We go to a BahnMi restaurant for lunch. A Bahn Mi is a Vietnamese sandwich in a baguette, typically made with pork and beef. I order a egg cheese avocado vegetable cilantro and chili sauce sandwich. Bahn- ME. It is so delicious and just as good as my Bahn Mi in Hoi An. I want to eat this every day for the rest of my life. I miss Hoi An though and the lanterns. It was much annoying.

I look down at the floor and see a wallet. I pick it up, open it to see the ID, and see that it belongs to the guy behind me. The wallet had cash falling out of it, and I hated myself at that moment for being a good person. God damn it, dude. Get it together.

We walked around some more and Sochea quizzed us on where our hotel was from here. I pointed in the wrong direction. Bryony knows where she’s going so I‘m good, I just can’t lose her. Plus I have my phone and Its never leaving my little sausage fingers again.

I didn’t take many pictures, because there weren’t really that many cool things to take pictures of.

We went to the water puppet show, which is a big deal in Vietnam, and I have been wanting to check it out. I opted to buy the headphones fir an additional cost so the story could be translated to English for me. The room was cold.

I was asleep within five minutes. The Bahn Mi had hit me hard. I woke up to clapping and Bryony asked what I thought of the show. I said it was an expensive nap, and we laughed and we laughed and we laughed….


Here are some photos from when I was awake. The first one is actually the puppet masters at the end of the show taking a bow. The second photo is the first main scene.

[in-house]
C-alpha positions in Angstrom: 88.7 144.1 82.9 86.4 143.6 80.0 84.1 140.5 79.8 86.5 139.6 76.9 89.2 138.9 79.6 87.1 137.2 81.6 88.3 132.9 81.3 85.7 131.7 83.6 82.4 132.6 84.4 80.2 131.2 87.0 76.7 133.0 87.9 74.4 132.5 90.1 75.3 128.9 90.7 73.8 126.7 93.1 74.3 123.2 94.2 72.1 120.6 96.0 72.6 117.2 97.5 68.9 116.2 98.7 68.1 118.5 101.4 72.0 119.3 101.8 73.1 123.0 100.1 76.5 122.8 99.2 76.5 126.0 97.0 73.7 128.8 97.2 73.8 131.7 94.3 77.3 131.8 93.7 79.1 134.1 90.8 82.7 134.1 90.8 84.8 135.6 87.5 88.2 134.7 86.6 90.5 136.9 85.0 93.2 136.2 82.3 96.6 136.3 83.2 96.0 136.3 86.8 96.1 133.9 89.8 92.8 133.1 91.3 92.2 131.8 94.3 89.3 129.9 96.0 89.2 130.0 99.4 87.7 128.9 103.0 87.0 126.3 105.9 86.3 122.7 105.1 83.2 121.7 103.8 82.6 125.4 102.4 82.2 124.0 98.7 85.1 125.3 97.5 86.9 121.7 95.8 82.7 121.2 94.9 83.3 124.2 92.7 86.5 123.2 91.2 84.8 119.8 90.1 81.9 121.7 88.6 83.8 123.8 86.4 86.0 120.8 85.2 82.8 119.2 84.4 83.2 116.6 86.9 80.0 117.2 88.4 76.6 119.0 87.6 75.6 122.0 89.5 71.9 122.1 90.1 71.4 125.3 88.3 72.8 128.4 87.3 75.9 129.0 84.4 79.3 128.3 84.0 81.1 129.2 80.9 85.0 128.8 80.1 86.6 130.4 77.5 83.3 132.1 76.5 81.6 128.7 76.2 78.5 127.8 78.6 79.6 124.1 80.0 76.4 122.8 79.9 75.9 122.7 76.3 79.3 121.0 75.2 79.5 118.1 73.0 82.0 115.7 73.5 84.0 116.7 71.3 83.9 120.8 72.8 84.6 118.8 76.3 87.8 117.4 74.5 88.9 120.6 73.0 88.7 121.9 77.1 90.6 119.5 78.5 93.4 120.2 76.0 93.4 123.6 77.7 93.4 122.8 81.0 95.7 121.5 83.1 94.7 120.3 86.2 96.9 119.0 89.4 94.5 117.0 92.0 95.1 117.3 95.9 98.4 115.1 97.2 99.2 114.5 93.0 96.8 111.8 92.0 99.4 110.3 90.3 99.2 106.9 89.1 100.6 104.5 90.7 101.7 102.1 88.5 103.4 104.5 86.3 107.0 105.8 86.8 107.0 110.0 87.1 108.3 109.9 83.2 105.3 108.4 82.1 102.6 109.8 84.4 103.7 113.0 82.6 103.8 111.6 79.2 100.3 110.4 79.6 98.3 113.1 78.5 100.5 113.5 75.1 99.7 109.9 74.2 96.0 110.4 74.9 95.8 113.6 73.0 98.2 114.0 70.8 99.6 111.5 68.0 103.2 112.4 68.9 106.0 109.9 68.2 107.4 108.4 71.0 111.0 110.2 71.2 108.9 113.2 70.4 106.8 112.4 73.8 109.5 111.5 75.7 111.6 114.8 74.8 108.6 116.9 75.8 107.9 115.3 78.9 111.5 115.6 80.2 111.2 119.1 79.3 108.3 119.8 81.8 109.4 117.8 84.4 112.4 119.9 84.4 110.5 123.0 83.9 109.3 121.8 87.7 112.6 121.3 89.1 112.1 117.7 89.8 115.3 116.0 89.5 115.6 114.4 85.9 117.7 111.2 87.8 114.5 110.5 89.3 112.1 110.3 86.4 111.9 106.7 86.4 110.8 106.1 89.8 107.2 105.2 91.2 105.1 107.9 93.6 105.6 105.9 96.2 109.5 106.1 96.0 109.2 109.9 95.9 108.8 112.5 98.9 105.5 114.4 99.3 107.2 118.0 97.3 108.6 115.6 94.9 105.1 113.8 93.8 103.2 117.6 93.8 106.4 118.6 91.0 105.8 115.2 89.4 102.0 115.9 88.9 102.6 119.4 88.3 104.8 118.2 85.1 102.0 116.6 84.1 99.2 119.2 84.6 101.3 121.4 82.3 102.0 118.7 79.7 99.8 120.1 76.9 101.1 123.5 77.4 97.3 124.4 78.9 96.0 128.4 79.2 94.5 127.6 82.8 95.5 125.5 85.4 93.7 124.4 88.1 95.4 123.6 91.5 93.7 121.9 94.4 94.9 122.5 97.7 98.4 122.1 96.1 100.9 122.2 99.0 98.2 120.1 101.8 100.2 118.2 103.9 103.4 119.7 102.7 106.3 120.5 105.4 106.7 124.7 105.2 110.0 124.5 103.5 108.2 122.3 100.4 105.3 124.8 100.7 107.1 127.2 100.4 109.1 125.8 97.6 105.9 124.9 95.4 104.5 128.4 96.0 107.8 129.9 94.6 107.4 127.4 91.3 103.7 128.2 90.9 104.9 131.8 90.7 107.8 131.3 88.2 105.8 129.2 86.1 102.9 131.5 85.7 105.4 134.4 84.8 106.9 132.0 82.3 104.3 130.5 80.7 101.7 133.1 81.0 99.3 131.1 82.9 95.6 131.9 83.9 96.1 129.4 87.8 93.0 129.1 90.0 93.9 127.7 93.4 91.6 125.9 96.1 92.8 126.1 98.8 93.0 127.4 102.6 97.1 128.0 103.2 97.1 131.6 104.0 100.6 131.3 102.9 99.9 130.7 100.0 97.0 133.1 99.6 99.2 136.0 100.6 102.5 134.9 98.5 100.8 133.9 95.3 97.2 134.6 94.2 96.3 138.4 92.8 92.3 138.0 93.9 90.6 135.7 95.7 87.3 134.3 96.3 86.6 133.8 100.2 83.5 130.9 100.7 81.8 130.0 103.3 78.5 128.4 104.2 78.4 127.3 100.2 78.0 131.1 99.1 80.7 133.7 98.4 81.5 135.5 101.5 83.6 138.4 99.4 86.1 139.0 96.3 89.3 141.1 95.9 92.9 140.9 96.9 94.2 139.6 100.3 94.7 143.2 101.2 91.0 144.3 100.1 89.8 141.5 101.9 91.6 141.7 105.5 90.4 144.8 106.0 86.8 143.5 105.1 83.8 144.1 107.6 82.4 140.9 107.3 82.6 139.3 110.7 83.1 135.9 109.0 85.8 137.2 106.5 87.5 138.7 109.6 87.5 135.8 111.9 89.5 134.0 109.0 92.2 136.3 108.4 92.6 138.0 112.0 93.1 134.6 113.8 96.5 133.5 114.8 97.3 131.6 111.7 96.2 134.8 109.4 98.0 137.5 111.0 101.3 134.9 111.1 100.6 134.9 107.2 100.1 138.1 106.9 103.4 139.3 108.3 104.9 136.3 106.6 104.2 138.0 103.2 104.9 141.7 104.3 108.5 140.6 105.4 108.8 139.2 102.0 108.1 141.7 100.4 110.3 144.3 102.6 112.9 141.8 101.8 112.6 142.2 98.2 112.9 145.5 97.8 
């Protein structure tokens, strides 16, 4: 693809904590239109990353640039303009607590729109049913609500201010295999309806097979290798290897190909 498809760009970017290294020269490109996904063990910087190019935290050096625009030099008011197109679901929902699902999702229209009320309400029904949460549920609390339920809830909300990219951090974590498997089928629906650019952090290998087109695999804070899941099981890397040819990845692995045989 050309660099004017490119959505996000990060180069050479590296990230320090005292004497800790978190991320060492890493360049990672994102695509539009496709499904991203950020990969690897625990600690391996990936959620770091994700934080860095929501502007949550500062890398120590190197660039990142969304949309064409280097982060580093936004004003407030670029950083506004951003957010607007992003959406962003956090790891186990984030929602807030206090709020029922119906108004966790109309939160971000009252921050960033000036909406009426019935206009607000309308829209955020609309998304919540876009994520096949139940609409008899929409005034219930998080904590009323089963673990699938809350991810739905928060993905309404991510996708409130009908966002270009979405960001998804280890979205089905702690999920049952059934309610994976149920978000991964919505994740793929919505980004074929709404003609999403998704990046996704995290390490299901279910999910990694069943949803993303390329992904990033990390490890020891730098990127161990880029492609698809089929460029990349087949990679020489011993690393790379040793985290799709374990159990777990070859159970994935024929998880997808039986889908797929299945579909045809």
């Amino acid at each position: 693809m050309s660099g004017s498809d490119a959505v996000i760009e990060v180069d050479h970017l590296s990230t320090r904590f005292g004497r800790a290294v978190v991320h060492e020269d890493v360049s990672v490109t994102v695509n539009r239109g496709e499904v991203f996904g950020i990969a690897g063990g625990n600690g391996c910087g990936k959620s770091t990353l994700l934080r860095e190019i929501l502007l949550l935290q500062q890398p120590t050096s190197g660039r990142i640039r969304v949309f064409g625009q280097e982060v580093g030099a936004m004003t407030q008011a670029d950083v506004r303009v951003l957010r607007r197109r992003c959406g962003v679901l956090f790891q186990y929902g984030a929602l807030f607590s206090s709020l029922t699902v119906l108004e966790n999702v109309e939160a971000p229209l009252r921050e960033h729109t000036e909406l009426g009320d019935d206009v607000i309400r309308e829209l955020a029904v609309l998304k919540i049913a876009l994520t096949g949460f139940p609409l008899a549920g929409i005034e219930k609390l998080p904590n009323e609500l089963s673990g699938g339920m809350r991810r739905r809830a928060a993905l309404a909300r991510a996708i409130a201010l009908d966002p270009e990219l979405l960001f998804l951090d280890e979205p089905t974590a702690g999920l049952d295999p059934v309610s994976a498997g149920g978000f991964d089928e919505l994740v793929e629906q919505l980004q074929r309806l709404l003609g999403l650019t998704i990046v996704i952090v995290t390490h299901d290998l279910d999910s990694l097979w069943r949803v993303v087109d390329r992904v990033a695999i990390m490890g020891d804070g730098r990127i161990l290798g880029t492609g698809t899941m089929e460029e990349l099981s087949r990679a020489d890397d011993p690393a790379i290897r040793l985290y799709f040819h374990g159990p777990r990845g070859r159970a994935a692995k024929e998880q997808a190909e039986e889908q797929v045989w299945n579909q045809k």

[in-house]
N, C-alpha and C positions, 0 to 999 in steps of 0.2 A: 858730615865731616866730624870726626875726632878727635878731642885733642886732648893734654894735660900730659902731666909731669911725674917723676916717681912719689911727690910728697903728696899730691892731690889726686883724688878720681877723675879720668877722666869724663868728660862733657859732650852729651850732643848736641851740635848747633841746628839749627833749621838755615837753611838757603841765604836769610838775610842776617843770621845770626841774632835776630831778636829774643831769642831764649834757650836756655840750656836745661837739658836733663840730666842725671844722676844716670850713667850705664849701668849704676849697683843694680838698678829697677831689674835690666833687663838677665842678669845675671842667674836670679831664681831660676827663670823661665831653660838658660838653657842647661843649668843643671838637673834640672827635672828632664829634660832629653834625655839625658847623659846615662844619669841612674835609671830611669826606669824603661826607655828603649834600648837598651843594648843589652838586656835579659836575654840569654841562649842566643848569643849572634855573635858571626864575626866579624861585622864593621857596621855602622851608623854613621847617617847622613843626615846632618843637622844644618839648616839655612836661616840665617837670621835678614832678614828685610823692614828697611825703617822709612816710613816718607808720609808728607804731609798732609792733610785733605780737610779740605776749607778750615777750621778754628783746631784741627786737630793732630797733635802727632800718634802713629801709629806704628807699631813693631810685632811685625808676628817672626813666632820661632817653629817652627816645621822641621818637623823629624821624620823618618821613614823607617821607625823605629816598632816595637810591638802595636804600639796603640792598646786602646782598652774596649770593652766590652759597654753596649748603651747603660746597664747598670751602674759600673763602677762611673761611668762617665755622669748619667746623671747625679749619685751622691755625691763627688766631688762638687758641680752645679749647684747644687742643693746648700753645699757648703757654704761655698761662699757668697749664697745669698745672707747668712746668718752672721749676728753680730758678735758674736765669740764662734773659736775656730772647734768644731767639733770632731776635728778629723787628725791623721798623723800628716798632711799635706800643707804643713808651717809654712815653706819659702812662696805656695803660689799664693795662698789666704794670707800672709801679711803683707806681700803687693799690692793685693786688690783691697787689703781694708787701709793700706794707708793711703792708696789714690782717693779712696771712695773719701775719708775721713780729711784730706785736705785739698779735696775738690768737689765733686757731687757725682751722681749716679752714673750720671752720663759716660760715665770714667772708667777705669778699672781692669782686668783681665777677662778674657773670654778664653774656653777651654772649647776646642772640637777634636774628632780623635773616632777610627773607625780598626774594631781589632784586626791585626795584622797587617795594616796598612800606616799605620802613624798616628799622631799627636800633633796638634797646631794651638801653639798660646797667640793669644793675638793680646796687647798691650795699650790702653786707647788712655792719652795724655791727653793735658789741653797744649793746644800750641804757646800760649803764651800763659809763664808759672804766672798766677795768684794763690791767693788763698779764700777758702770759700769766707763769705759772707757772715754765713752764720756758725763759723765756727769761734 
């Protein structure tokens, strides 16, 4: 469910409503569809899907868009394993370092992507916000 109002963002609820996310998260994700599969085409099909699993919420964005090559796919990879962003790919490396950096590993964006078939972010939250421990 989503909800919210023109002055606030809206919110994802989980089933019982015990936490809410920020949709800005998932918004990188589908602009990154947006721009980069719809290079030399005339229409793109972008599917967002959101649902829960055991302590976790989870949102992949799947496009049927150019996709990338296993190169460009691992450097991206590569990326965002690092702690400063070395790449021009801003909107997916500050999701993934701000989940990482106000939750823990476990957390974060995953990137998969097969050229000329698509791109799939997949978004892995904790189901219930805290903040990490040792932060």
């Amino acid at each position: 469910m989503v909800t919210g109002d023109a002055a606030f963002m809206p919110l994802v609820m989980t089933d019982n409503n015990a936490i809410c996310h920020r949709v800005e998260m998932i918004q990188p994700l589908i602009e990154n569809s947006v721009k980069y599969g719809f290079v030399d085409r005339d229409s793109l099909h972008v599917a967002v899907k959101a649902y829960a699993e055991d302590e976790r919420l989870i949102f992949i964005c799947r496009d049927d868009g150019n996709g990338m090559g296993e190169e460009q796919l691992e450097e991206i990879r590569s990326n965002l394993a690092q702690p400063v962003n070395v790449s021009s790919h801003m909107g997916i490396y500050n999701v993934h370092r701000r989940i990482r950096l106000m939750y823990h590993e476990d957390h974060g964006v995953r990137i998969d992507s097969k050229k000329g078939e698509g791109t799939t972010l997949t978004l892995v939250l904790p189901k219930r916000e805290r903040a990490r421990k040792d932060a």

🤷🏻‍♀️🤷🏻‍♀️🤷🏻‍♀️🤷🏻‍♀️🤷🏻‍♀️🤷🏻‍♀️🤷🏻‍♀️🤷🏻‍♀️🤷🏻‍♀️🤷🏻‍♀️🤷🏻‍♀️🤷🏻‍♀️🤷🏻‍♀️🤷🏻‍♀️

I found flip flops for my average human feet in American standards, that are perceived as clown feet in Vietnam and was excited to retire the sweet tevas for a while. It starts to rain.

We get back to the hostel and see the flurry brown and white dog again and have a little more time to say Hello. He is chained to a pole down in the garage. We start talking to him. I ask him if he is hot with all that fur and if he has enough water. He talks back with a sweet howl and I fall in Love with the way he wags his tail and smiles.




We are on the stairs and we see a man walk over to the dog and kick him in the face. I gasp and cover my face and the man looks up at me. I totally caught him. I go into the hostel and we talked to the reception about the dog and who the hell that guy was. The dog belongs to the hostel and stays chained up in the garage all day and all night. It is SO SAD. Bryony brought him some water, but the poor dog is a prisoner being tortured. Officially the worst hostel.

I had a conference call with my new friend Kimberly about the retreat in Sri Lanka. I am excited to be working with her and the Let’s Imagine Foundation. She seems genuine and transparent in her intentions.

My girl Maddie was in Hanoi and we met up for dinner. She met my group at the beginning of the tour when she helped me find the Bankokian in Bangkok right after the yoga retreat, so she had no problem being reintroduced to the group. I ask her advice on the yoga retreat and we talk about logistics. I start drafting up a contract. I regret not having one for my retreat in Thailand, and the time leading up to it.

A few of us went out for dinner at a rooftop restaurant. I got veggie spring rolls and vegetable fried rice. The portions were unreasonable small, enough for a child, and I joked at the end of the meal, where everyone wanted to go get dinner. I am pretty sure my rice was a microwaved packet of Uncle Bens.

A few of the people got their faces painted because the restaurant offered free face painting. They got blood dripping from their mouths and gashes on their foreheads and I couldn’t take them seriously for the rest of the night.


The views are ok, but they weren’t even really ours.

It starts to get cold and ghoulish and I just have a bad feeling about this Hanoi-ing city, so I call it a night.


If you go to Hanoi, don’t stay at the Signature inn.